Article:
Whether Faith is a Single Virtue
We proceed to the sixth article thus:
1. It seems that faith is not a single virtue. For just as faith is a gift of God, according to Eph.2:8, so also are wisdom and understanding clearly reckoned as gifts of God, according to Isa.11:2. Now wisdom and knowledge are different, in that wisdom is of things eternal, whereas understanding is of things temporal. Hence since faith is of things eternal, and also of some things which are temporal, it seems that it is not single, but divided into parts.
2. Again, it was said in Q.3, Art.1 that confession is an act of faith. But confession is not the same for all. We confess as having happened in the past what the ancient fathers confessed as about to happen in the future, as is plain from Isa.7:14: |Behold, a virgin shall conceive.| Hence faith is not single.
3. Again, faith is common to all who believe in Christ. But a single accident cannot be in different subjects. There cannot then be one faith for everybody.
On the other hand: the apostle says (Eph.4:5): |One Lord, one faith.|
I answer: if we are speaking of the habit of faith, this may be considered either in respect of its object, or in respect of its subject. Faith is one in respect of its object, since its formal object is the first truth, in believing which we believe everything contained in the faith. But it is diverse in respect of its subject, since it occurs in different persons. Now it is obvious that faith, like any other habit, takes its species from what we mean by its formal object, while it is individualized by its subject. Consequently, if by faith we mean the habit whereby we believe, faith is one in species, even though it is numerically different in different persons. If, on the other hand, we mean that which is believed, then again, faith is one, since it is the same thing that is believed by all. For even though the matters of faith which all believe in common are diverse, they are all reducible to one.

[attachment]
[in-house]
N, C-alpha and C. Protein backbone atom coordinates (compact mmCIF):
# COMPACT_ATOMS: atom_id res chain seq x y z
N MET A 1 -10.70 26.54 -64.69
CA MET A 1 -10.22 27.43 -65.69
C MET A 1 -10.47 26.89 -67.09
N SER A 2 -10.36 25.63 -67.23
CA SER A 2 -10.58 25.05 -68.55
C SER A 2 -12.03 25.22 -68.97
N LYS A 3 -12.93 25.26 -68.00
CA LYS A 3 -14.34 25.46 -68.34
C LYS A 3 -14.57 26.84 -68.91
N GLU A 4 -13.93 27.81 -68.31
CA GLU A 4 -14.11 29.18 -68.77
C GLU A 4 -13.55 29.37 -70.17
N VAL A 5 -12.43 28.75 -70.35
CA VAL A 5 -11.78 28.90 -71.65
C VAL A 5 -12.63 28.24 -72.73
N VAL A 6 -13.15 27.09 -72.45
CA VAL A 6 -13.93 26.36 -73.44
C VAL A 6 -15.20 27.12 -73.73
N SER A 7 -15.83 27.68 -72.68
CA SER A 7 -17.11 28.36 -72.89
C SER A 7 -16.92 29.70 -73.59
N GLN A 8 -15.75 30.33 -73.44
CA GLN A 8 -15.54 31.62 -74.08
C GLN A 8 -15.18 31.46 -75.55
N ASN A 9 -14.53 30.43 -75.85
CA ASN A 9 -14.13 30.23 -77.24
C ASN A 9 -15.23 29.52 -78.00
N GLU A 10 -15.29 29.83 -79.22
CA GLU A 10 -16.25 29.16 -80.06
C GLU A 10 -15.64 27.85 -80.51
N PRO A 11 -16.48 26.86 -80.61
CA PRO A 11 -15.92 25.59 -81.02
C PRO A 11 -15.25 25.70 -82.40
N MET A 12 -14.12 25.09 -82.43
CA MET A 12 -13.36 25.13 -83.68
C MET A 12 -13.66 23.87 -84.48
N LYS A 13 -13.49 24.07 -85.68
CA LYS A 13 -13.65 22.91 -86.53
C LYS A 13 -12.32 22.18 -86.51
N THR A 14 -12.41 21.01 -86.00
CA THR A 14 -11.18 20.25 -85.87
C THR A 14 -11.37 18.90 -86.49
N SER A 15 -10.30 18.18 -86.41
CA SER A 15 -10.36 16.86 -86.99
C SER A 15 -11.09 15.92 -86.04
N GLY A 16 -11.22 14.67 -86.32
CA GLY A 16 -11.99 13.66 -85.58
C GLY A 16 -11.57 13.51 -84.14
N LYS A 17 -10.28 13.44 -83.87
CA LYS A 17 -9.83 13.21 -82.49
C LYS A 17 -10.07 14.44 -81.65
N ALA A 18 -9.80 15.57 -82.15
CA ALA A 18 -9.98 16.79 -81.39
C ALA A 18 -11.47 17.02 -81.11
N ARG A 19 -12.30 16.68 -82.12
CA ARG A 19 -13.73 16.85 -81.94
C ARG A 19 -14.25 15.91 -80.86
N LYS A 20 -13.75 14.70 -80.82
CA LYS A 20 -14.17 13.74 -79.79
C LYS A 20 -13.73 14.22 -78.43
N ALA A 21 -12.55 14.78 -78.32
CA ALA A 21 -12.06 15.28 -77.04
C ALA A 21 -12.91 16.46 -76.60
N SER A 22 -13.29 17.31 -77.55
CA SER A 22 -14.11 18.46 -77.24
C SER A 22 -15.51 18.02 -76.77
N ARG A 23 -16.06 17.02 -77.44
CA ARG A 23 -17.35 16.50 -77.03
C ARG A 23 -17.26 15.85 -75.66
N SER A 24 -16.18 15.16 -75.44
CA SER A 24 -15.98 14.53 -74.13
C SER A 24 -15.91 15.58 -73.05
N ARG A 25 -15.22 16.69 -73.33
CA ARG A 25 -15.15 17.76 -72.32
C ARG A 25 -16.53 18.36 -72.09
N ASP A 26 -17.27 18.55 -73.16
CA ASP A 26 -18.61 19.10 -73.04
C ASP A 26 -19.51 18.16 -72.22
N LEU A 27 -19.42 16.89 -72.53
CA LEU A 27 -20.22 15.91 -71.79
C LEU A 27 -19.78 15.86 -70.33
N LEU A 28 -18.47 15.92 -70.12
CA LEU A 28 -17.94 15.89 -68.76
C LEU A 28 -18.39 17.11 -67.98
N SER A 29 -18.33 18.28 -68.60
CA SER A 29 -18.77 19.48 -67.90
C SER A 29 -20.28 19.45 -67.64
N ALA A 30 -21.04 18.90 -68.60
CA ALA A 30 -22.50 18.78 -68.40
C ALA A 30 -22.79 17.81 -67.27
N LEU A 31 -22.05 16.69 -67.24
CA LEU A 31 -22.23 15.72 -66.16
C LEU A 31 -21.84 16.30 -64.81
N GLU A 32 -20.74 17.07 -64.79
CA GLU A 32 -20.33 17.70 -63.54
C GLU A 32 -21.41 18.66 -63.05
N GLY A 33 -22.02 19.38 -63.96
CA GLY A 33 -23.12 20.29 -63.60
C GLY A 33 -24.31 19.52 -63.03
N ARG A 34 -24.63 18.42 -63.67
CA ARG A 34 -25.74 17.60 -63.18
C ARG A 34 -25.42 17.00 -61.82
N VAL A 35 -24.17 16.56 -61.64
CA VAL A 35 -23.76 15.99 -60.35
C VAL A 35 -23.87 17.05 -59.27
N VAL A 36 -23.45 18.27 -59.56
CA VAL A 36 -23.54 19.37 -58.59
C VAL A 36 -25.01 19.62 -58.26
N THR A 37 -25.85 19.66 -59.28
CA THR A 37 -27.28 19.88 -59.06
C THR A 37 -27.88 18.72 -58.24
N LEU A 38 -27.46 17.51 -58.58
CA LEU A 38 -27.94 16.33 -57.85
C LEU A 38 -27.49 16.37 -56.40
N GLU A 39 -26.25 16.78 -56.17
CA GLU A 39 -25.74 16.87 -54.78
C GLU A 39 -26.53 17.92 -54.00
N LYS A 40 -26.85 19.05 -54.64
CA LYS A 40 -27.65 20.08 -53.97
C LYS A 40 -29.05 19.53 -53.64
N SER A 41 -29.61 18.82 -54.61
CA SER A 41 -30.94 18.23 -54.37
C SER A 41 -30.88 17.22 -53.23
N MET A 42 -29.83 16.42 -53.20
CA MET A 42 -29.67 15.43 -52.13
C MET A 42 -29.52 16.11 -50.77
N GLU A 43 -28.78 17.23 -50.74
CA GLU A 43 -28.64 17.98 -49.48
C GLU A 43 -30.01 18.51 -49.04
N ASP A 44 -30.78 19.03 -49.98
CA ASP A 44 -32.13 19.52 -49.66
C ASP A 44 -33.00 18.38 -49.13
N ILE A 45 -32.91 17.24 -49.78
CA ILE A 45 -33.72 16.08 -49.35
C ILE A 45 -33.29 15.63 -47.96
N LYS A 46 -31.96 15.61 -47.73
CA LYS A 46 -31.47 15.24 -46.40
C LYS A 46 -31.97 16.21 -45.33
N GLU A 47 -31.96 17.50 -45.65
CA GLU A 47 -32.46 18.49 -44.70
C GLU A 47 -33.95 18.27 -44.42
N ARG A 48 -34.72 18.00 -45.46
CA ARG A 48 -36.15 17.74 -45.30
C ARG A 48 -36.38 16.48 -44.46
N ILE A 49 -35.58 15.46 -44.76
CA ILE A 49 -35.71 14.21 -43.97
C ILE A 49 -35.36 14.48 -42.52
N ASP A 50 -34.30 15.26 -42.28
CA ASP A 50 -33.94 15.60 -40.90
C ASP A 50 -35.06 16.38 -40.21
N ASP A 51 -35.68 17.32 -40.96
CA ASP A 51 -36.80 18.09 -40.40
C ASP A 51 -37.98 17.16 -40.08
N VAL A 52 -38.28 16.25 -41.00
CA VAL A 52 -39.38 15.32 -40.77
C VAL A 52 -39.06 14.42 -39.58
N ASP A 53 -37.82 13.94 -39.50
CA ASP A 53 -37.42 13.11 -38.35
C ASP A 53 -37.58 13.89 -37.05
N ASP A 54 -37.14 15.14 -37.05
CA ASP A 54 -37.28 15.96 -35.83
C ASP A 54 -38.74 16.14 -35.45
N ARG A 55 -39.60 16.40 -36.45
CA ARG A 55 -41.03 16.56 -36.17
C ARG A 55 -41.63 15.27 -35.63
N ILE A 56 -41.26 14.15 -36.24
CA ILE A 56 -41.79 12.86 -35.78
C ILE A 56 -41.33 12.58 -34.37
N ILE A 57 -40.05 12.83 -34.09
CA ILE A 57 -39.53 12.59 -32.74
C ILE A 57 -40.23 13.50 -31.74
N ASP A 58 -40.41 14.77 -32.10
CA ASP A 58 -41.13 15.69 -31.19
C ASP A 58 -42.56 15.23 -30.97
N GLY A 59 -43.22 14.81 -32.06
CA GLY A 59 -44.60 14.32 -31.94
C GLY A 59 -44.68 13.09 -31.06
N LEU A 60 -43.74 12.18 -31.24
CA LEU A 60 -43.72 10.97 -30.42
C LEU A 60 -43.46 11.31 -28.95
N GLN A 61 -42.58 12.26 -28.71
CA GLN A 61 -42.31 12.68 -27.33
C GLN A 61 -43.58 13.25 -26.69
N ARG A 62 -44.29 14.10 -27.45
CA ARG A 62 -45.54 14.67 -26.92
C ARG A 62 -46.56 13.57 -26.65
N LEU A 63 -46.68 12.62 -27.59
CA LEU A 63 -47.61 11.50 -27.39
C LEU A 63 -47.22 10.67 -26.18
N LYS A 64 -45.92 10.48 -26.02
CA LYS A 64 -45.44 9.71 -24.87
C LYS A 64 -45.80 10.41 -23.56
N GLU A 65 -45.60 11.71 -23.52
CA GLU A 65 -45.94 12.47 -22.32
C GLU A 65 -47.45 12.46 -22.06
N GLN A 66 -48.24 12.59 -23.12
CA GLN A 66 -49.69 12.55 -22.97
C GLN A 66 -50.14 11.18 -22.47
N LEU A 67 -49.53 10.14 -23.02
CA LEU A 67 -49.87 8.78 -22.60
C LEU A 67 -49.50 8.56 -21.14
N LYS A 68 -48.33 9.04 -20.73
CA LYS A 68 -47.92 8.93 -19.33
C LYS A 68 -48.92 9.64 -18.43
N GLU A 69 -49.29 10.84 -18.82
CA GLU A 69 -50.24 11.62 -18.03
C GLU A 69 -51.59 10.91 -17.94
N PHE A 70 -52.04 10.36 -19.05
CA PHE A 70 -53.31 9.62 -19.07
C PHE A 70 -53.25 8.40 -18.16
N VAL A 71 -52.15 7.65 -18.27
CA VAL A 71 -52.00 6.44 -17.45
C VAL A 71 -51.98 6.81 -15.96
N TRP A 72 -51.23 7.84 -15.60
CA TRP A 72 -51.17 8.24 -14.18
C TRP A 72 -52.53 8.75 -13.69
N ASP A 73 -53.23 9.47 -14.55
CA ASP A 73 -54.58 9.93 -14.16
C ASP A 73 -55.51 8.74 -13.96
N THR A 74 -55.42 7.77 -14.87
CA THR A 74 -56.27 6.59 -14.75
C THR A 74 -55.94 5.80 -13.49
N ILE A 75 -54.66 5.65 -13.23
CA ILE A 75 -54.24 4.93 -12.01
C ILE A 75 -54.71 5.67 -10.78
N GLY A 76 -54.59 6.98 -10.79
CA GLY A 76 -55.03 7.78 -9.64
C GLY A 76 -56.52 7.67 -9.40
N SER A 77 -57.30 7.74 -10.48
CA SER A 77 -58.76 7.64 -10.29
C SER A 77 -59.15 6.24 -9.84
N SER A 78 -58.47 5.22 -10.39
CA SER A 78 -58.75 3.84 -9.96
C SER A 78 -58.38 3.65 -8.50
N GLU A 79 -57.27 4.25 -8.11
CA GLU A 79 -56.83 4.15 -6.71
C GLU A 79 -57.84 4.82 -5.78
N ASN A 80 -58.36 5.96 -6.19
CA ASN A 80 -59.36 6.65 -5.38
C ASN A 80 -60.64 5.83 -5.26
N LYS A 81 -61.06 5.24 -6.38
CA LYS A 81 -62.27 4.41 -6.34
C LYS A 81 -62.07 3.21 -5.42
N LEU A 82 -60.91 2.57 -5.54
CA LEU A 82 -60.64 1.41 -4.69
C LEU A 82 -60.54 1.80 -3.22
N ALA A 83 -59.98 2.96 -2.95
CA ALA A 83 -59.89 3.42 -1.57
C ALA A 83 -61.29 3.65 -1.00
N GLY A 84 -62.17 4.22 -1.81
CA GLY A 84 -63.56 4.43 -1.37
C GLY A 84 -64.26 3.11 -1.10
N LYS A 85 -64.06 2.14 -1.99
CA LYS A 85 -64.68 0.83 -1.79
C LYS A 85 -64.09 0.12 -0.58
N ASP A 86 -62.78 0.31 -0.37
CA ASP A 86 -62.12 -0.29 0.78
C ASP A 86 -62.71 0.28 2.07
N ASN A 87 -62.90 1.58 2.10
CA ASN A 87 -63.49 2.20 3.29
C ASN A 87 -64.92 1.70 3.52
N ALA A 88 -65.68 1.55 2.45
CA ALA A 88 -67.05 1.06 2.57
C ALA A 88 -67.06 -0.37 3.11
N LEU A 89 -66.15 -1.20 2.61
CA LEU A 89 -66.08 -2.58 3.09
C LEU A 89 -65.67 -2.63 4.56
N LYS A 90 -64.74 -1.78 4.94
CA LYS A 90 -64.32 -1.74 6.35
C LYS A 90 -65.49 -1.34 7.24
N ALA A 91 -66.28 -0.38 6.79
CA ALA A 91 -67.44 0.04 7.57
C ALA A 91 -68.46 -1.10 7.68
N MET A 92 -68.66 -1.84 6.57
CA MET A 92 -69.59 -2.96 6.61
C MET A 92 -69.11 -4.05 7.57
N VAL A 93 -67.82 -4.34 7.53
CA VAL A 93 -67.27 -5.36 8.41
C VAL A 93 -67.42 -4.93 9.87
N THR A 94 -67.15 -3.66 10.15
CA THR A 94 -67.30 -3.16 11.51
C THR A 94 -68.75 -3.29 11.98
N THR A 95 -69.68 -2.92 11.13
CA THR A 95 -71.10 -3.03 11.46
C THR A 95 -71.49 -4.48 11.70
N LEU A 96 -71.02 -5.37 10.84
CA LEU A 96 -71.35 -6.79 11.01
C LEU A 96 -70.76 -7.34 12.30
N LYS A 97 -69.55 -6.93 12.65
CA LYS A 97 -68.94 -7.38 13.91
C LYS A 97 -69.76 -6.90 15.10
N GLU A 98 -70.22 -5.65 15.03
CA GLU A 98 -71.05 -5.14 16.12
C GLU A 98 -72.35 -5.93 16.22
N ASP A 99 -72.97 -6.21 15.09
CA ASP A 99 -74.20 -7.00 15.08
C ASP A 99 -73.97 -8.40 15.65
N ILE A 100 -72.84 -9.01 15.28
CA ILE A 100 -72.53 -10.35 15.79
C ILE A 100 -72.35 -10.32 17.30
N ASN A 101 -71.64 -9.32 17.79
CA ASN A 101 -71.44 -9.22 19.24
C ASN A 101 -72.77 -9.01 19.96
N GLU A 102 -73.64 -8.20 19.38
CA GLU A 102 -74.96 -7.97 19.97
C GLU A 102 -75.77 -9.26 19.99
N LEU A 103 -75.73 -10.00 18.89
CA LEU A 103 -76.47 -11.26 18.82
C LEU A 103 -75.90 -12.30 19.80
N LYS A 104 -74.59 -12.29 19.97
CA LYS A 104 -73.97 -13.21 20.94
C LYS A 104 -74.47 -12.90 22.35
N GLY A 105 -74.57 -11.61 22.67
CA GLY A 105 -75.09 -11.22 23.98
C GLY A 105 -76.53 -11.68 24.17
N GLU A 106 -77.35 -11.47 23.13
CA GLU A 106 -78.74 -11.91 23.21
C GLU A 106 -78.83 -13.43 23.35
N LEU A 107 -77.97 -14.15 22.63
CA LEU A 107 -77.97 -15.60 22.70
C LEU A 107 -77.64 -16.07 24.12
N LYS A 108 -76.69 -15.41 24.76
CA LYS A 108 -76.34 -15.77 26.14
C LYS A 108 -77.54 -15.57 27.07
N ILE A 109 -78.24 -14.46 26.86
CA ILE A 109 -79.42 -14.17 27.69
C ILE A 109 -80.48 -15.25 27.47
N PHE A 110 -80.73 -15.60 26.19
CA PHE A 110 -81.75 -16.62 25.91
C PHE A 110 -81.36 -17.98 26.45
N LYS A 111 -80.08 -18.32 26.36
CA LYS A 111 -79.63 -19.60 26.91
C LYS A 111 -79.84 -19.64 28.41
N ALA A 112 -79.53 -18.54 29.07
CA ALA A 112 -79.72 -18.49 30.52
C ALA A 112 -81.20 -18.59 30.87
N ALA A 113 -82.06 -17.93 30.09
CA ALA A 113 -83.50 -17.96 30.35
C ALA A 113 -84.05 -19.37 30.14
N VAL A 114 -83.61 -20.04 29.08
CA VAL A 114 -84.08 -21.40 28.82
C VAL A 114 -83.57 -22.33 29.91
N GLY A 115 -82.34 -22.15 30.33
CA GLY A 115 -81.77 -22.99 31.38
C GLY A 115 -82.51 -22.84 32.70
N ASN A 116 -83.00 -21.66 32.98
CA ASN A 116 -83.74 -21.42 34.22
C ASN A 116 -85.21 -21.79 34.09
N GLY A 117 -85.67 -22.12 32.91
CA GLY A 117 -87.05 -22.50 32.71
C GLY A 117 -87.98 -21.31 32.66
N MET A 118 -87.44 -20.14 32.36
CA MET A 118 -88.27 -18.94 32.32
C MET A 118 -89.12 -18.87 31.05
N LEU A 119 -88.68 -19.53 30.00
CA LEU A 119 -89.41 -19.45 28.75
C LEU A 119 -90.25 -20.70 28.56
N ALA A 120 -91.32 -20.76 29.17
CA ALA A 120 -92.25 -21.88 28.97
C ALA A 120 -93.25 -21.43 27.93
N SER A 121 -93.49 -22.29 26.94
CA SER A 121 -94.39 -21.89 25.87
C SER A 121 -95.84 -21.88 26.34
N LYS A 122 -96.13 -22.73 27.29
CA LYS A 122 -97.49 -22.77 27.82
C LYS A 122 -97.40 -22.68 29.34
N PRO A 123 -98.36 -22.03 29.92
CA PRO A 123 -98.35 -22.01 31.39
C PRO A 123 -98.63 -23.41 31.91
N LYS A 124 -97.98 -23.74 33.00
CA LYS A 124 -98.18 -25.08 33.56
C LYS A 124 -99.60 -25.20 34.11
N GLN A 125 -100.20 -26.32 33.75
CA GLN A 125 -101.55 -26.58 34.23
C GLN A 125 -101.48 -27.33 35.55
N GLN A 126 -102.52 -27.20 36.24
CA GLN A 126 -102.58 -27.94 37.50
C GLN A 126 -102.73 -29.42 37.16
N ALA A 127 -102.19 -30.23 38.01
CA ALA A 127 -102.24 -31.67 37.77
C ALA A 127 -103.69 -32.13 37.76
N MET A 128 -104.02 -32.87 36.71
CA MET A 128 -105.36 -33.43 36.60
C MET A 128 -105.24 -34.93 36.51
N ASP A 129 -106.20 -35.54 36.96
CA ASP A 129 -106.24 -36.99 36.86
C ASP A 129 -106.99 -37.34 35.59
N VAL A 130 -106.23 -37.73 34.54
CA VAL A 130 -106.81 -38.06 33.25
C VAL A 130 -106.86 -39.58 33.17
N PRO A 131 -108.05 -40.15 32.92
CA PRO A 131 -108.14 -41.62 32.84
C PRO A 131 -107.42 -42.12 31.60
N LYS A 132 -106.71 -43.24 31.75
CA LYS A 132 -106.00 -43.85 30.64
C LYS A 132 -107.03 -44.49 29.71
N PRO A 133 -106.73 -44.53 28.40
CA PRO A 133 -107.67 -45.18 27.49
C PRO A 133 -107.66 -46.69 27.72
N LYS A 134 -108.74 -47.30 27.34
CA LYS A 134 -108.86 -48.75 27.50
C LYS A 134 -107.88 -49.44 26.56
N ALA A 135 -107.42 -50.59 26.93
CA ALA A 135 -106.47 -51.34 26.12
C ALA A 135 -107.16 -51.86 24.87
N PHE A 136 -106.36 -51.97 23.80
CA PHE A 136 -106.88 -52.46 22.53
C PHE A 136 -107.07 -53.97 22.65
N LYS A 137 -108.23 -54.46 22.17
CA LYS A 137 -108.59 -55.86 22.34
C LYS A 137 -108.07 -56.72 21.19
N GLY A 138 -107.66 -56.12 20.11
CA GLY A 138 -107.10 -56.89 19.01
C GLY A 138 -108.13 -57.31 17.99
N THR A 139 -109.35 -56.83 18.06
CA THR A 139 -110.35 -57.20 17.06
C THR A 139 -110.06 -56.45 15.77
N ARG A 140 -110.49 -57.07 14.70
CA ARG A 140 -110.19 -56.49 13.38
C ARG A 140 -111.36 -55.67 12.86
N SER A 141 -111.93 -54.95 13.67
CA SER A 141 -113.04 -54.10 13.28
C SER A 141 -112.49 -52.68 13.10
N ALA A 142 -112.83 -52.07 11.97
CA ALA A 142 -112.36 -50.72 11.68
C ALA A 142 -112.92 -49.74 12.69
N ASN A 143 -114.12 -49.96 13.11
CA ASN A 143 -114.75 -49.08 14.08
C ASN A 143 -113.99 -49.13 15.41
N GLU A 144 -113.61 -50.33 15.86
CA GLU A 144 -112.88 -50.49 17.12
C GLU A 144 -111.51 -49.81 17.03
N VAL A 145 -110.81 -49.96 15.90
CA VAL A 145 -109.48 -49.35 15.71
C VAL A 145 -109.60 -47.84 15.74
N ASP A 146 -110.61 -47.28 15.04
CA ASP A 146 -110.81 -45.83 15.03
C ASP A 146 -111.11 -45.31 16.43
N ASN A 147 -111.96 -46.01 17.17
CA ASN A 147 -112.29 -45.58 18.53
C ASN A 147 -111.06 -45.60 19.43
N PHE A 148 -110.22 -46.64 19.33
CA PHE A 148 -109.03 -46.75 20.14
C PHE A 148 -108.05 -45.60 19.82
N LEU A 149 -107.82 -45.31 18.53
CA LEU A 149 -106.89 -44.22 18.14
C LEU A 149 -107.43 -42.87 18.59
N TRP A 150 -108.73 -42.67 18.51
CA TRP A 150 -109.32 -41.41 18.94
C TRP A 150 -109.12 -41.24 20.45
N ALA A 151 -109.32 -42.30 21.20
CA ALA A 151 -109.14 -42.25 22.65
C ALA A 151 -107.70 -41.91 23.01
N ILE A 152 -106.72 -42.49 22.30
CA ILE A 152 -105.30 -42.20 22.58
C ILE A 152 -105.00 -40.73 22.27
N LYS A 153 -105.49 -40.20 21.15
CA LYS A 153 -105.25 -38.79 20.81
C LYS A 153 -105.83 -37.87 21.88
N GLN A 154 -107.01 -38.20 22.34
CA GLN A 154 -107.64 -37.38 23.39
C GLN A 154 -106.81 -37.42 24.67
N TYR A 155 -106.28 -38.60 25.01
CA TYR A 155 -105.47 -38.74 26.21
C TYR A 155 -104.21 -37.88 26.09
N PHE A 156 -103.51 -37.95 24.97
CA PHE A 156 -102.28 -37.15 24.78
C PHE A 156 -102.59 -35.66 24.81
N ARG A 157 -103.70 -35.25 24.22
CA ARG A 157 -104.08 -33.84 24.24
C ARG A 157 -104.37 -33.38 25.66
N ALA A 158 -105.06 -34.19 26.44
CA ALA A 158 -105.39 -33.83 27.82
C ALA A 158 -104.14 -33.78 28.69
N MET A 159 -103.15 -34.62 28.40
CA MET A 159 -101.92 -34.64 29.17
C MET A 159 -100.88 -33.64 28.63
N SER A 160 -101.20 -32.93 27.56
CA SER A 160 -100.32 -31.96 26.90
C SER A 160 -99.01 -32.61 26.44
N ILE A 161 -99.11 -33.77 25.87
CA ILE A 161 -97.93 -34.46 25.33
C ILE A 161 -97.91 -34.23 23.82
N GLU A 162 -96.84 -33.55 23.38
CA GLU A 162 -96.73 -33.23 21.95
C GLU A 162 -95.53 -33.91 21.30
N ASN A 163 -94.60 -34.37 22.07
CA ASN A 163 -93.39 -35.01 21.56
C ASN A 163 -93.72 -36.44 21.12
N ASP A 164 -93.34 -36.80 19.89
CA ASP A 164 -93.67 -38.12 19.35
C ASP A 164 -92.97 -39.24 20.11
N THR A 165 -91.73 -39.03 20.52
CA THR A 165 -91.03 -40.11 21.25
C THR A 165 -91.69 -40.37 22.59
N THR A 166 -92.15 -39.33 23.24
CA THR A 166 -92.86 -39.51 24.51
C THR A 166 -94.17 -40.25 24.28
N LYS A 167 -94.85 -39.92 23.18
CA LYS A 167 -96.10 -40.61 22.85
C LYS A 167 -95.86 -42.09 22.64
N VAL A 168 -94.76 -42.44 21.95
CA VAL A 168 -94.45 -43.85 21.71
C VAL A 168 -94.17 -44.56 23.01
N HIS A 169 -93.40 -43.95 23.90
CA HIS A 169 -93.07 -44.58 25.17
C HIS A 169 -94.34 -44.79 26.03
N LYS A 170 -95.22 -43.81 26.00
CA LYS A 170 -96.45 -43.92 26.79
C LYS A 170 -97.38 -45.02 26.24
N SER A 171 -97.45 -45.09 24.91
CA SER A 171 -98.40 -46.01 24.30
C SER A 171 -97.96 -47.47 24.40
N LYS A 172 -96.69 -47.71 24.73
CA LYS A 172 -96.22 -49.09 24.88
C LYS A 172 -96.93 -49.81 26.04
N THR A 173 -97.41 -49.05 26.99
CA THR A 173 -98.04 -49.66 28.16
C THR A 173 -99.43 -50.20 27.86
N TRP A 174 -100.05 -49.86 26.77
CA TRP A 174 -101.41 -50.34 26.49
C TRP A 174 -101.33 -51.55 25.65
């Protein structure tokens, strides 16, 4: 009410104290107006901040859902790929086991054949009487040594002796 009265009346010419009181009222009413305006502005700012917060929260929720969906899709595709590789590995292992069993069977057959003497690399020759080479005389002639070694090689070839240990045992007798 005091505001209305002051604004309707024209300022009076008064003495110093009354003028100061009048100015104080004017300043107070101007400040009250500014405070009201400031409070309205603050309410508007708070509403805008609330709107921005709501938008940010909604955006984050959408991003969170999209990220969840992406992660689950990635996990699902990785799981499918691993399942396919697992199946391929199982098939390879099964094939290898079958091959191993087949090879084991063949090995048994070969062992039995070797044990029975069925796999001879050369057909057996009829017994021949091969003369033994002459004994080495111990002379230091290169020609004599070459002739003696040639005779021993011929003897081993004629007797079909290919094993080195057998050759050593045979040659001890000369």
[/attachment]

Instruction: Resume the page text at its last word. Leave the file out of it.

On the first point: such temporal things as are proposed to faith are the object of faith only in so far as they relate to what is eternal, namely, to the first truth, as we said in Q.1, Art.1. Faith is therefore one, whether of things eternal or temporal. But it is otherwise with wisdom and understanding, which are concerned with the eternal and the temporal according to their different natures.
On the second point: the difference between past and future is not a difference within what is believed, but a difference in the relation of believers to the one thing which is believed, as we said in 12ae, Q.103, Art.4; Q.107, Art.1, ad 1.
On the third point: this objection argues from the numerical diversity of faith.